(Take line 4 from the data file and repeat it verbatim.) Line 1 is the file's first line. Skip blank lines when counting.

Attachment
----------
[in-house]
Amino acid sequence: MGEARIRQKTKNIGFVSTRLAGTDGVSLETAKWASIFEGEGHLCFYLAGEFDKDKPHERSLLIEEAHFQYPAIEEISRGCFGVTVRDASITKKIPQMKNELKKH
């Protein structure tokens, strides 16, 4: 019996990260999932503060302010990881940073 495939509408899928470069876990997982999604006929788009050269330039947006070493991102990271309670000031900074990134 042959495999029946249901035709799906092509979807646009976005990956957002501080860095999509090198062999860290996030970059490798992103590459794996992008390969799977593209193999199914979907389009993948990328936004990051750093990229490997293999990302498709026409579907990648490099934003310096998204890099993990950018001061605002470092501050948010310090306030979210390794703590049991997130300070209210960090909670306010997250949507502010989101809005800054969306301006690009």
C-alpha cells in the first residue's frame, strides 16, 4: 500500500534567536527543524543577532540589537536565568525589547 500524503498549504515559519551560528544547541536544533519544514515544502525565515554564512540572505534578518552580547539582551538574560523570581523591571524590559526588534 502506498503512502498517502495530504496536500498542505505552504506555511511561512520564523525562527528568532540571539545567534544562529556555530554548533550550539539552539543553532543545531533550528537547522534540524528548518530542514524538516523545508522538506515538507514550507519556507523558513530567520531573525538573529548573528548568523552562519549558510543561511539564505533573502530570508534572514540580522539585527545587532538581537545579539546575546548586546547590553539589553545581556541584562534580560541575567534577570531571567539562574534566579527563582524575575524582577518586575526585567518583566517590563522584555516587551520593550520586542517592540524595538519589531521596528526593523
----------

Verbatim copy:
C-alpha cells in the first residue's frame, strides 16, 4: 500500500534567536527543524543577532540589537536565568525589547 500524503498549504515559519551560528544547541536544533519544514515544502525565515554564512540572505534578518552580547539582551538574560523570581523591571524590559526588534 502506498503512502498517502495530504496536500498542505505552504506555511511561512520564523525562527528568532540571539545567534544562529556555530554548533550550539539552539543553532543545531533550528537547522534540524528548518530542514524538516523545508522538506515538507514550507519556507523558513530567520531573525538573529548573528548568523552562519549558510543561511539564505533573502530570508534572514540580522539585527545587532538581537545579539546575546548586546547590553539589553545581556541584562534580560541575567534577570531571567539562574534566579527563582524575575524582577518586575526585567518583566517590563522584555516587551520593550520586542517592540524595538519589531521596528526593523